By Jo Rittey

Ashly Hicks is king of all he surveys in his role of head chef at the very fancy multi-level restaurant and bar, Garden State Hotel, in Flinders Lane. With a strong work ethic and a driving passion for food, Ash has propelled himself to great heights over a career that started when he was 14 and saw him, by the age of 29 in the role of Executive chef at Circa. He could be forgiven if his success had gone to his head, but Ash has his feet firmly on the ground, a desire to build strong relationships with those around him and keep learning and evolving his style.

How long have you been a chef, Ash?

I’ve been cooking since I was 14.

Was that kitchen handing?

No. Straight in. My first job was at McDonalds while I was doing my apprenticeship. I was only there for a little while and then I got a job straight out of my apprenticeship just before I was 15.

So you always knew you wanted to cook?

Yes. It was weird. I don’t come from a culinary background. My parents weren’t cooks or anything like that. I don’t have any romantic stories about getting into it. We didn’t dine out or anything. My parents just worked really hard and I think that’s where I get my work ethic.

One day in Grade 7 I just decided that I wanted to do it and pursued it from there. The worst thing about that is that when you go to high school you have to do Home Economics to do any cooking. At my school you had to do six months of sewing and six months of cooking. So it was half a year of pain and half a year of doing what I wanted to do. It’s not easy carrying out a pair of boxer shorts you’ve made while the boys are doing HP or whatever when you’re in Grade 9 or 10.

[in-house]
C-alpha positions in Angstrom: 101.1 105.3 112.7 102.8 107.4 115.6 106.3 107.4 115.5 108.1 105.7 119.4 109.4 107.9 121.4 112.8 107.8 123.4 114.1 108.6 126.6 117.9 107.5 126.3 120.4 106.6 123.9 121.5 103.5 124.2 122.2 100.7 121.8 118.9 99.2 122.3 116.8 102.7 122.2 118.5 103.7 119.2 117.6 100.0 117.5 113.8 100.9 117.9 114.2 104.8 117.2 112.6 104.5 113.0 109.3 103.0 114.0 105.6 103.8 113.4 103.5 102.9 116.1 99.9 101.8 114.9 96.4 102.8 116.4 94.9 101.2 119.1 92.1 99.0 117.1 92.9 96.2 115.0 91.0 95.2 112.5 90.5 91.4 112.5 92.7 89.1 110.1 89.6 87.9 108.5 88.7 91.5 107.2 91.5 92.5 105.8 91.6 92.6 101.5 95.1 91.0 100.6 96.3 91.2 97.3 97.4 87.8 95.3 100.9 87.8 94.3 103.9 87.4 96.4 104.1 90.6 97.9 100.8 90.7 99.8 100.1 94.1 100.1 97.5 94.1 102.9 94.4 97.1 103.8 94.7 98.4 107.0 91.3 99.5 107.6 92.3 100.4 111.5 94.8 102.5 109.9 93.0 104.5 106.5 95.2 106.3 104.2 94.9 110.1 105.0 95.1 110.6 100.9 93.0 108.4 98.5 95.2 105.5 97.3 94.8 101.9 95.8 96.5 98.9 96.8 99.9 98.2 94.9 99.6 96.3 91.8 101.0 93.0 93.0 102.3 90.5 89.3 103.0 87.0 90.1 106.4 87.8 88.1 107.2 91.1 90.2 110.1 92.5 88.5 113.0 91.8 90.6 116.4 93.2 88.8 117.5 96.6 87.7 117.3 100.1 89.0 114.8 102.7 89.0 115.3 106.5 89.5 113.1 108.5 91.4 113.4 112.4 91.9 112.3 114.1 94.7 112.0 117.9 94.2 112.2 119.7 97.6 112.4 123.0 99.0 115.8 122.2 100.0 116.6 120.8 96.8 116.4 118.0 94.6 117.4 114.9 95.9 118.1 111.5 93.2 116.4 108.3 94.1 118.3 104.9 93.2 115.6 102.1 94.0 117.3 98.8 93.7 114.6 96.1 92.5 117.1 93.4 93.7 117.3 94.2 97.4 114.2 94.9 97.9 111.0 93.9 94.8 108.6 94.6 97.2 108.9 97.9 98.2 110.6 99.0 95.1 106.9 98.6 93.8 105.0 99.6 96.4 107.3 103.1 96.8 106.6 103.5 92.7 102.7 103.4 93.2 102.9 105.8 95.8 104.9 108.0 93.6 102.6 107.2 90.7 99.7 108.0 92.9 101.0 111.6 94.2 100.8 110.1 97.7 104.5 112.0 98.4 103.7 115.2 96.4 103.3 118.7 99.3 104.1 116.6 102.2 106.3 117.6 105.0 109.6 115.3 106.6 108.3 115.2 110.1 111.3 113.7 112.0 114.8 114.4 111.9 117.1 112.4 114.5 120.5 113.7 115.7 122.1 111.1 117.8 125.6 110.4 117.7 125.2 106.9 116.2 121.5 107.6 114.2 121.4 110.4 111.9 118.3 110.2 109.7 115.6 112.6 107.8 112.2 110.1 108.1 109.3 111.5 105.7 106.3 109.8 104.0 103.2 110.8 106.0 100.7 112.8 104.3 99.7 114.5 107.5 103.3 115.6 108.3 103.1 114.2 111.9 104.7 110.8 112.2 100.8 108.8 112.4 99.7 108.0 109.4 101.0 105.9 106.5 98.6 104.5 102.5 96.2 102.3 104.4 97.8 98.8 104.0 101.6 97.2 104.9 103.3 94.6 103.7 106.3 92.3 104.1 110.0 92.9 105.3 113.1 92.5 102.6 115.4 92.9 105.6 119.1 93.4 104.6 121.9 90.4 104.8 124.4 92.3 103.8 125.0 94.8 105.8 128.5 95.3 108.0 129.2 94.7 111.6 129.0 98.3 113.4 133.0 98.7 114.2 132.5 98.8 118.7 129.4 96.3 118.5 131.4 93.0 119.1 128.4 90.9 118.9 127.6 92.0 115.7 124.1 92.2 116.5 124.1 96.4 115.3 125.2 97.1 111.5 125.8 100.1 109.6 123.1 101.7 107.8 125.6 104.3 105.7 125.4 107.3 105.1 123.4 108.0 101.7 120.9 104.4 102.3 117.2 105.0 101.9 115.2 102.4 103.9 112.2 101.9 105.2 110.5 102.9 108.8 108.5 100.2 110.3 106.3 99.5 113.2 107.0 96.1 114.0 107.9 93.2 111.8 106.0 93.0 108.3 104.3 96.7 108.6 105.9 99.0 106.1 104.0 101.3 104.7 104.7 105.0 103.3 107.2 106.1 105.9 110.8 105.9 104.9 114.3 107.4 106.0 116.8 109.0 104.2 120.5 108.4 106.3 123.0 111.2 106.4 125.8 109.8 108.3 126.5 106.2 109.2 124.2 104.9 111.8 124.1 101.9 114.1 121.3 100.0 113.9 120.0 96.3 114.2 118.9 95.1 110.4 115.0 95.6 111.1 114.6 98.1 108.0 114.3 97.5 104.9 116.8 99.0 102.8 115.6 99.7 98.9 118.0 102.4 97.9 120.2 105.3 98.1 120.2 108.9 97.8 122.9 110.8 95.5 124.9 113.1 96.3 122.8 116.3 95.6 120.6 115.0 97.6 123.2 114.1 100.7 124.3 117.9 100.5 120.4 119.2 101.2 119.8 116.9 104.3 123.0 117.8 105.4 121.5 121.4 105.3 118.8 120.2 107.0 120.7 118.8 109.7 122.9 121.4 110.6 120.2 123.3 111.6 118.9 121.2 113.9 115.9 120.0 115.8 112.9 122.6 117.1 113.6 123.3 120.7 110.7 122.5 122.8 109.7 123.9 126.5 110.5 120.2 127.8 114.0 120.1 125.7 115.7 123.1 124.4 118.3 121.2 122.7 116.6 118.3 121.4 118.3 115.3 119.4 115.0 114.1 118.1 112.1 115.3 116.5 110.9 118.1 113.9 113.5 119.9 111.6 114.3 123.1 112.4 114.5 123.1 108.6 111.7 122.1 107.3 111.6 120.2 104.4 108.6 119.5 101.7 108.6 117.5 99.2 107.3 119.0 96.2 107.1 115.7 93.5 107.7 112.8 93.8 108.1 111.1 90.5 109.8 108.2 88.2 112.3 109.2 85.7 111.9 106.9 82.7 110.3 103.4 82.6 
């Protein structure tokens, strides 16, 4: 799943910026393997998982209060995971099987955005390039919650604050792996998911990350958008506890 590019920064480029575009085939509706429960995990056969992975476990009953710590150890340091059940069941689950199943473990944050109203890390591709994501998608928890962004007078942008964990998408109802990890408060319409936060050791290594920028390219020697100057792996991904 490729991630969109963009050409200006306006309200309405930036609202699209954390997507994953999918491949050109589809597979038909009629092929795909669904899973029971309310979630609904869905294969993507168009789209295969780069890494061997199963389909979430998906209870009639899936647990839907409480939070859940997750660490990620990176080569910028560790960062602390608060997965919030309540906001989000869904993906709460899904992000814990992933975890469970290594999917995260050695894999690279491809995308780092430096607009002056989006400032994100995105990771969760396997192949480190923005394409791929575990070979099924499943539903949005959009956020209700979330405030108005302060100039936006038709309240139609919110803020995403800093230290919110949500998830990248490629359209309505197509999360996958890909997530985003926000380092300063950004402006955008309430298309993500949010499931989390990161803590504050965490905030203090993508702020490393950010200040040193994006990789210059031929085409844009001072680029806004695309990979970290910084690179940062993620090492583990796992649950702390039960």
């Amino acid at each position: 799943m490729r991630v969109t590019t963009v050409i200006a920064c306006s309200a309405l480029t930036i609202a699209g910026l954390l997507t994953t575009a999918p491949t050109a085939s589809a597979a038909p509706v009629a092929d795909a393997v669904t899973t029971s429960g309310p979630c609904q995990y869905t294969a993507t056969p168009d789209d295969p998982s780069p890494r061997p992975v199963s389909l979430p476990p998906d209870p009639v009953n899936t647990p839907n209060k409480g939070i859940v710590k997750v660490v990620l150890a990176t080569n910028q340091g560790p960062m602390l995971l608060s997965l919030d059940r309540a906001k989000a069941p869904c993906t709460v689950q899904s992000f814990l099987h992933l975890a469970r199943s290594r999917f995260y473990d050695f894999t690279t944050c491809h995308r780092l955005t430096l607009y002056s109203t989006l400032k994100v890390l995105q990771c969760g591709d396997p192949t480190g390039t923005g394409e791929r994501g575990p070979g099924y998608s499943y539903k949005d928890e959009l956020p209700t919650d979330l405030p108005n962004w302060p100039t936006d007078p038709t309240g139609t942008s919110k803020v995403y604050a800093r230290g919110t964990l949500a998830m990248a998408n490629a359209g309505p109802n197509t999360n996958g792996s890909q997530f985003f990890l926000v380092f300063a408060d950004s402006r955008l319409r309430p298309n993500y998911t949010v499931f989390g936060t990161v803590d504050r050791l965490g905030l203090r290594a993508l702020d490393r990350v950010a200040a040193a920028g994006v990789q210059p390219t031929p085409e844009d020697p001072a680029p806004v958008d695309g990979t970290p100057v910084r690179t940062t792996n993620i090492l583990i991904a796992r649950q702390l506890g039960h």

It’s a big sacrifice for the cause.

I kept pursuing it. I was an absolute nightmare at school and I knew cooking was what I wanted to do, so we found the local TAFE and I left school at the end of Year 10 and went and did that.

So you went to TAFE and then what happened?

I started my apprenticeship in my hometown down on Bayside in Cleveland. I did that and then moved to another restaurant. I finished up my apprenticeship and as soon as I’d finished that I bought my ticket and went to London. I was 20. I didn’t know anyone there.

It’s a big move.

It is. But I was so young and…dumb, I guess. I didn’t think of any consequences. Within a few days I had a job there. I started working for Gordon Ramsay at one of his places in Knightsbridge.


Did you see Gordon Ramsay?

Probably twice. When I was there it was ’04 so it was when he only had his restaurants in central London so he wasn’t quite as big as he blew out to be.

Was he still doing the yelling thing back then? Was that passed on through the people who worked above you?

There was a stigma attached to the group. I didn’t really like that it was done for the sake of doing it; you work for this group so you just have to be like that. There was no real reason behind it. I left after three months and went and worked for a much harder chef, Tom Aikens, and I did over a year and half there at his restaurant, Tom Aikens, in Chelsea. That was a pretty amazing experience. I learned a lot. There were no recipe books. Everything was shown and you had to watch. There were no structured lessons. The food was incredible. I think at that time we got eighth in the world. It was crazy but it was good fun. It was hard work. It was really amazing.